The Navy prestandard designation code identifies prestandard synchros by size and function, using a
number and letter combination. Unlike the standard code, the number does not indicate directly the
diameter of the synchro. The number merely represents the approximate size of the synchro, increasing as
the size increases. The approximate size and weight of the five most common sizes are shown in the
following table.
SIZE
1
3
5
6
7
APPROX.
DIAMETER
2 1/4 in
3 1/10 in
3 3/8 to 3 5/8 in
4 1/2 in
5 3/4 in
APPROX.
LENGTH
4 in
5 3/8 in
6 1/2 in
7 in
9 in
1-6
APPROX
WEIGHT
2 lb
3 lb
5 lb
8 lb
18 lb
Note that prestandard size 1 is approximately the same size as standard size 23 (2.21 to 2.30 inches
in diameter). Prestandard size 3 is approximately the same size as standard size 31. Prestandard size 5 is
approximately the same size as standard size 37.
The letters used in the prestandard coding system indicate the function, mounting, or special
characteristics of the synchro as shown in the following chart.
LETTER
G
F
D
DG
CT
H
B
N
S
DEFINITION
Transmitter
Flange Mounted Receiver (this letter is normally omitted if letters
other than H or S occur in type designation)
Differential Receiver
Differential Transmitter
Control Transformer
High-Speed Unit
Bearing Mounted Unit
Nozzle Mounted Unit
Special Unit
Navy prestandard synchros are rarely used today. They have been replaced by the standard synchro.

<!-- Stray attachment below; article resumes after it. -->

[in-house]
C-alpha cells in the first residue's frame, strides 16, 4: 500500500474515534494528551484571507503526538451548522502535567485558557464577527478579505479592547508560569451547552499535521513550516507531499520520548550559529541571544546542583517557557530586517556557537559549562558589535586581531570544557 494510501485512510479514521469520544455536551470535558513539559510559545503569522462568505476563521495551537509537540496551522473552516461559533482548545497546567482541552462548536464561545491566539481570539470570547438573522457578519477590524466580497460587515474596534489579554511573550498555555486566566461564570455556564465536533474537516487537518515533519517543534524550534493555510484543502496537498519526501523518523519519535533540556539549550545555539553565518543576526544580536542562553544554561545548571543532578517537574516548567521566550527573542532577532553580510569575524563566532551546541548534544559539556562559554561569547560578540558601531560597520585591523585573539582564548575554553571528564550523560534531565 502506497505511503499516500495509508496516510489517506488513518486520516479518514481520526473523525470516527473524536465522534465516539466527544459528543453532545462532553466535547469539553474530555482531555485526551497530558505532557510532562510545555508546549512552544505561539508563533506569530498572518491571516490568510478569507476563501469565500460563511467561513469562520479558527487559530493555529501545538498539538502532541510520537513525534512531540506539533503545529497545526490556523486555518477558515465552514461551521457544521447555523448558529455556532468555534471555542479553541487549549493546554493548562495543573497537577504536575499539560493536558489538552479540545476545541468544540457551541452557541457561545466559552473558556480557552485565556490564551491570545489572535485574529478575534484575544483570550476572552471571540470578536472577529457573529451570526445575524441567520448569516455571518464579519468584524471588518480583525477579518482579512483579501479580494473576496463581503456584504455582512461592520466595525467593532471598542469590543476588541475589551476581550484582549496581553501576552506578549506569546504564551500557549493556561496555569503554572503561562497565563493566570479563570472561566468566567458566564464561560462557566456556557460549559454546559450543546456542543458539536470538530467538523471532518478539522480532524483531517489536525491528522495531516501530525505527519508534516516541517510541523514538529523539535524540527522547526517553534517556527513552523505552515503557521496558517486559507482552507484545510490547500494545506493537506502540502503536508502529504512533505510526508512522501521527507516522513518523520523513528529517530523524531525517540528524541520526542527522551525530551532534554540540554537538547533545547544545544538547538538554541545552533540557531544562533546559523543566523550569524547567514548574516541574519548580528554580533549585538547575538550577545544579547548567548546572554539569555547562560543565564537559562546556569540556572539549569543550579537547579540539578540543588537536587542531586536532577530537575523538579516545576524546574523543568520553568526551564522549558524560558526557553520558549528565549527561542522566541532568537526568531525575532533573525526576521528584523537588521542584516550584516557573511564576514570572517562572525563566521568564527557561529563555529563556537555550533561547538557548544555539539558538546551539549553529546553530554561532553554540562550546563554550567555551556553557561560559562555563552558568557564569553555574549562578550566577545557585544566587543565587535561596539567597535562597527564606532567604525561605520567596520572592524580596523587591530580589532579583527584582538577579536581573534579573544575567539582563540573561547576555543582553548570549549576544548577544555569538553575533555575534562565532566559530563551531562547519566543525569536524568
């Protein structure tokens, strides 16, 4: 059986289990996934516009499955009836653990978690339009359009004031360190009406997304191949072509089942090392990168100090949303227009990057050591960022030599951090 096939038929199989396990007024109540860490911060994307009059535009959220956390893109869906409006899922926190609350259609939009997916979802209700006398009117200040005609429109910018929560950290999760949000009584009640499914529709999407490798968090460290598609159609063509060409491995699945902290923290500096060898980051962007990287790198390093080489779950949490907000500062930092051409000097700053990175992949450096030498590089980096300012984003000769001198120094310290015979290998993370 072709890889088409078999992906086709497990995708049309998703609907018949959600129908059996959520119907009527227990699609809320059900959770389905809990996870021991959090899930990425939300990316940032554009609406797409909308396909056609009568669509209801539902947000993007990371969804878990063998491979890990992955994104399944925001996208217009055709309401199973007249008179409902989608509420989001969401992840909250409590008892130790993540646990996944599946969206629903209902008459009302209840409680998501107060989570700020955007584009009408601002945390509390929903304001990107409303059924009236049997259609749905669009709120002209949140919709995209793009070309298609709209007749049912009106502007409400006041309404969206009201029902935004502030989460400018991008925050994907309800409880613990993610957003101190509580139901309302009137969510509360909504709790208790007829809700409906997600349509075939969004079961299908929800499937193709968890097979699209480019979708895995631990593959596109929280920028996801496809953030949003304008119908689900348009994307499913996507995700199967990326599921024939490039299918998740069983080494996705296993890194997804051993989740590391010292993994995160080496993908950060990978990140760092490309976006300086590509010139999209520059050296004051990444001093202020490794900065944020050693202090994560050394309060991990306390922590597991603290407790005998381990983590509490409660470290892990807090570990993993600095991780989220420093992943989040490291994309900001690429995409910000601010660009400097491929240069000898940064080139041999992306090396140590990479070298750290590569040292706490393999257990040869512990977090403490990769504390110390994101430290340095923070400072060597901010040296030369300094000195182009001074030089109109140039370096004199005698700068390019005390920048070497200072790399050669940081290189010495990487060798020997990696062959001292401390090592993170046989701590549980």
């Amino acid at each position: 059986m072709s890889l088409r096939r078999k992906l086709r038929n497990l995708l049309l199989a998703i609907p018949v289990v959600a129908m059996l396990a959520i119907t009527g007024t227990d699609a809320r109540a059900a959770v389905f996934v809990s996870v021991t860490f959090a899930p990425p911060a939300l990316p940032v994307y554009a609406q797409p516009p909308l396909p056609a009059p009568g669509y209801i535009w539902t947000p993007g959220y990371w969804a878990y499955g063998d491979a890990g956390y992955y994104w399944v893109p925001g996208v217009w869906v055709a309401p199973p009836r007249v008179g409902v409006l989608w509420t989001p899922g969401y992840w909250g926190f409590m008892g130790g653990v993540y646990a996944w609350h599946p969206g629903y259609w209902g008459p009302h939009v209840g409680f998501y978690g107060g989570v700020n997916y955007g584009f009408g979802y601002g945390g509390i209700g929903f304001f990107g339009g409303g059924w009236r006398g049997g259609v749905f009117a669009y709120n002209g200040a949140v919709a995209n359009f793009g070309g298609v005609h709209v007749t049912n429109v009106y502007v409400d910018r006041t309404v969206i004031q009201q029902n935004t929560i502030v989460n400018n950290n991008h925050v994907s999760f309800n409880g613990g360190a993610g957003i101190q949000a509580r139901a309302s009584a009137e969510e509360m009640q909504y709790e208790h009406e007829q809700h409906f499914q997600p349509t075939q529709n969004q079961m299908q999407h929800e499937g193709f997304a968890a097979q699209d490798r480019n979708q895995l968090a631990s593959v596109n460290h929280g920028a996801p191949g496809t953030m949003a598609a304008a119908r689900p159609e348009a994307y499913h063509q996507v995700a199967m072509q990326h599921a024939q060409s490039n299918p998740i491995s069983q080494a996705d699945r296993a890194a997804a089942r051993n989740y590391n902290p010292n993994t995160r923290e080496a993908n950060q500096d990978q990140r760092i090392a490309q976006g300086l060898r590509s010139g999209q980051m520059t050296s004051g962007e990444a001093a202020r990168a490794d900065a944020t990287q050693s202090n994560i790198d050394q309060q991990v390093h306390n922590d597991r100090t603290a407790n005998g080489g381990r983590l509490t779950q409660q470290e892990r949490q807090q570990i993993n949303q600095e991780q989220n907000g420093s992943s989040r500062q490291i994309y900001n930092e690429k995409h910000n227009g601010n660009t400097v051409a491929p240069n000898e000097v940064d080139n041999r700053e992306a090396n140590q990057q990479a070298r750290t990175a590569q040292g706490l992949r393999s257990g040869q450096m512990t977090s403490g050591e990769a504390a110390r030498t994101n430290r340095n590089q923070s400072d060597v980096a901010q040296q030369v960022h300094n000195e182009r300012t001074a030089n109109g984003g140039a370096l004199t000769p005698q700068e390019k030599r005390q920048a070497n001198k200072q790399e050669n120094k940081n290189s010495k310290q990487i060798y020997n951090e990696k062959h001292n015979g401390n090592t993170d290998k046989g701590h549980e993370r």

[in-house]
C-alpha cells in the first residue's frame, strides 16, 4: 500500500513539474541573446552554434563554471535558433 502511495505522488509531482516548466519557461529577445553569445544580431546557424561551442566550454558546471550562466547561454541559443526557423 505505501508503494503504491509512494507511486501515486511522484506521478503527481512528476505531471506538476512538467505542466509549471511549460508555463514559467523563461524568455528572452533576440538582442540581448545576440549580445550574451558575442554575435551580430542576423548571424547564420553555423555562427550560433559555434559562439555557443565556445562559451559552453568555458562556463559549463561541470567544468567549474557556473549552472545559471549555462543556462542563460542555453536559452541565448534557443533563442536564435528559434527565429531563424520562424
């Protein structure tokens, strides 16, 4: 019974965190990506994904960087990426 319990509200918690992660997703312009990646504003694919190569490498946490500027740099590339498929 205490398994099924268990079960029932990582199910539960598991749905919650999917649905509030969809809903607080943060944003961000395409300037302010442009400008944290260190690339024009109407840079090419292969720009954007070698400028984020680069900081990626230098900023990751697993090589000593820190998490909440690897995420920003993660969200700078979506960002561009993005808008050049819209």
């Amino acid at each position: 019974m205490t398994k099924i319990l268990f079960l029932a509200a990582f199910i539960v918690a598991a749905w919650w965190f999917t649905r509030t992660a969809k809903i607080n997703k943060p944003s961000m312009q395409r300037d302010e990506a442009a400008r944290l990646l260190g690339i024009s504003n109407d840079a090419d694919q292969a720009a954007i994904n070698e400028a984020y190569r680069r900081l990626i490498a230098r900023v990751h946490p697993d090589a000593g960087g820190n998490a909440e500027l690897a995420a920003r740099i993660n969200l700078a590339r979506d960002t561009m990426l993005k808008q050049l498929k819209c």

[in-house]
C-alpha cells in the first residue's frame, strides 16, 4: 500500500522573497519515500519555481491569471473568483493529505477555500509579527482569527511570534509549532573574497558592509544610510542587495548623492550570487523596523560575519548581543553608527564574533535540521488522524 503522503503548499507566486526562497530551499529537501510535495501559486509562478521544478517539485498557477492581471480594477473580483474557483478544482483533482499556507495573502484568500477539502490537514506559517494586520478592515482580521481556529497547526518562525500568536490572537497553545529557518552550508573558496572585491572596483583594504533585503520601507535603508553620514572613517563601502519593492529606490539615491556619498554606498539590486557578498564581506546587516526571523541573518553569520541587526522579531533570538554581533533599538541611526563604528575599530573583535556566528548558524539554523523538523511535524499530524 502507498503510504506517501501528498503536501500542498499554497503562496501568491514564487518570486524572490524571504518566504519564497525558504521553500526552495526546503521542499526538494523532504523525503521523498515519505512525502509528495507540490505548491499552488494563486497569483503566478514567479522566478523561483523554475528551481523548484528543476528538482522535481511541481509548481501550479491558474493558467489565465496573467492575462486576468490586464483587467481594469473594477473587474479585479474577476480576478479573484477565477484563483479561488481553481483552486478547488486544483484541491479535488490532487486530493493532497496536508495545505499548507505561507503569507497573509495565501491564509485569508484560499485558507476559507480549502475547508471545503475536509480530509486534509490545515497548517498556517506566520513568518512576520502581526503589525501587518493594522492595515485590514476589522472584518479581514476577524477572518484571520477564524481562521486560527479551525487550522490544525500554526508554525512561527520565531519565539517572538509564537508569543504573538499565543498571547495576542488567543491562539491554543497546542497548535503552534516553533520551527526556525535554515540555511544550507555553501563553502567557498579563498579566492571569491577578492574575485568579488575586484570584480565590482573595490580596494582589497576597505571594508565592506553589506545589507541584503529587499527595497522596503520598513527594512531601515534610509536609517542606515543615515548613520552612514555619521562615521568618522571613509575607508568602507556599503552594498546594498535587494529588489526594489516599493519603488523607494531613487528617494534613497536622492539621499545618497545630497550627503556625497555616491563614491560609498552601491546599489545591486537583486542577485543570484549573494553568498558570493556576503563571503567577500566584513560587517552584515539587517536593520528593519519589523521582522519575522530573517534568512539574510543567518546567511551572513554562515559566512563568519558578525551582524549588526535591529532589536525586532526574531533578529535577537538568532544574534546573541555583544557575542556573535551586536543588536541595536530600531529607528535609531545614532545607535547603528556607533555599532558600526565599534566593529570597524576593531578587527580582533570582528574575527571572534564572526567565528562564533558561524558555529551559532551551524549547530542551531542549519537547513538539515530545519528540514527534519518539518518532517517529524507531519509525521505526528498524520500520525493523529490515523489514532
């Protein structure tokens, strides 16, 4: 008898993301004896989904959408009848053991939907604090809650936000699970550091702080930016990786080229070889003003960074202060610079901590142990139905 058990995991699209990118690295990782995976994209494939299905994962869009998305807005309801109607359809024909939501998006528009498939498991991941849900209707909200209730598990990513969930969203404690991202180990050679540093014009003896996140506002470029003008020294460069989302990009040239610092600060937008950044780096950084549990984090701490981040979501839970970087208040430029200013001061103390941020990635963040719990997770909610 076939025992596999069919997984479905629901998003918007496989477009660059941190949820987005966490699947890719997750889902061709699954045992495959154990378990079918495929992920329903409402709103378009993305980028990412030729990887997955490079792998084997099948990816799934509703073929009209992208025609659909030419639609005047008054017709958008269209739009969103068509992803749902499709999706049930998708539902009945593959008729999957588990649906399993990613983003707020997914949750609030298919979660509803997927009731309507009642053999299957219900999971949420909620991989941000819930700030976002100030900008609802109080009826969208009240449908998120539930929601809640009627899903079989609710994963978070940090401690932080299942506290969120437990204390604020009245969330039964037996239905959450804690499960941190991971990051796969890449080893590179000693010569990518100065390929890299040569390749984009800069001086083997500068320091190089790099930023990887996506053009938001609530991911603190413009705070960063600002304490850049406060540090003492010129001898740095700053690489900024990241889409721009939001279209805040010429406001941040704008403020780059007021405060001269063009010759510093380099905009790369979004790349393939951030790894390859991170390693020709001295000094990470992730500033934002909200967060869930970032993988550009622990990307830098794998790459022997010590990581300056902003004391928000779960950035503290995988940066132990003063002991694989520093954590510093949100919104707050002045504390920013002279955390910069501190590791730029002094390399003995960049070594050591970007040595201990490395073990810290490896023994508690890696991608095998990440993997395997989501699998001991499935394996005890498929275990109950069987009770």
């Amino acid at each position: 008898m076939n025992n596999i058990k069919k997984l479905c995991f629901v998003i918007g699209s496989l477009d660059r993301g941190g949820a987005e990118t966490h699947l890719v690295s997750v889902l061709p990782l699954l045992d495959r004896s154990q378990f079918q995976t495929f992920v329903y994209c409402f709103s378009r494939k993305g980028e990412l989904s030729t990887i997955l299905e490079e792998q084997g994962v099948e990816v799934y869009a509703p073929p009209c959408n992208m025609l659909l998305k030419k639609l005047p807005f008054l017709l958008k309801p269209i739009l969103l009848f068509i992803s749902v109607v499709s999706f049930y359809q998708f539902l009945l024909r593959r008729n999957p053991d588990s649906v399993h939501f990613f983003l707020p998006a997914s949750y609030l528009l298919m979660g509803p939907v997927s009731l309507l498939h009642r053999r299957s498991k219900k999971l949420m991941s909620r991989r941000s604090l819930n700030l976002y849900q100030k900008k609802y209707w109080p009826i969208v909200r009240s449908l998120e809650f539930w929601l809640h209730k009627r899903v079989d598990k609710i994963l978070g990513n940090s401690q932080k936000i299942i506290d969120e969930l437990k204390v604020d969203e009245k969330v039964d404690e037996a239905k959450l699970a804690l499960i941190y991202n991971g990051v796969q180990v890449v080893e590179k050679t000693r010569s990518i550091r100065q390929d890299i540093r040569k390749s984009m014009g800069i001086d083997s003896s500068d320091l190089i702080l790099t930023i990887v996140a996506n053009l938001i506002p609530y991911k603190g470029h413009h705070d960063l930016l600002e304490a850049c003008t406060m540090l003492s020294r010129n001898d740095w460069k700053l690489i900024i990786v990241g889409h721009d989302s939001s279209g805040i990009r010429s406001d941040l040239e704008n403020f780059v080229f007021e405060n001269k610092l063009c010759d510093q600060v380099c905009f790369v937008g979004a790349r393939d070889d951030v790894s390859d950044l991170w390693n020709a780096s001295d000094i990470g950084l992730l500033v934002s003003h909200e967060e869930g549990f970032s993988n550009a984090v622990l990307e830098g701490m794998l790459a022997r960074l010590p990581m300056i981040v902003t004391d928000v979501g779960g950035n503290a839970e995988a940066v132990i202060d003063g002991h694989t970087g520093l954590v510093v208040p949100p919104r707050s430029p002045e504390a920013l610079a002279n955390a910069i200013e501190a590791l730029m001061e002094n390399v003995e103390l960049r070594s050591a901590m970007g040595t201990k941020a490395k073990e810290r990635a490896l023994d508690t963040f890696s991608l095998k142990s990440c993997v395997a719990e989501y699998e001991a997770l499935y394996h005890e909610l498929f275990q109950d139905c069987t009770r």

However, by being familiar with the prestandard coding system, you will be able to identify the older
synchros and make correct replacements if necessary.
Q-6. What does the code 26V-11TX4D mean on a synchro nameplate?
Q-7. Which of the two synchro designation codes is indicated by 5DG on a synchro nameplate?
Schematic Symbols
Schematic symbols for synchros are drawn by various manufacturers in many different ways. Only
five symbols (as shown in figure 1-3), however, meet the standard military specifications for schematic
diagrams of synchros and synchro connections. When a symbol is used on a schematic, it will be
accompanied by the military abbreviation of one of the eight synchro functional classifications (TR, TX,
TDX, etc.).
The symbols shown in views A and B of figure 1-3 are used when it is necessary to show only the
external connections to a synchro, while those shown in views C, D, and E are used when it is important
to see the positional relationship between the rotor and stator. The letters R and S, in conjunction with an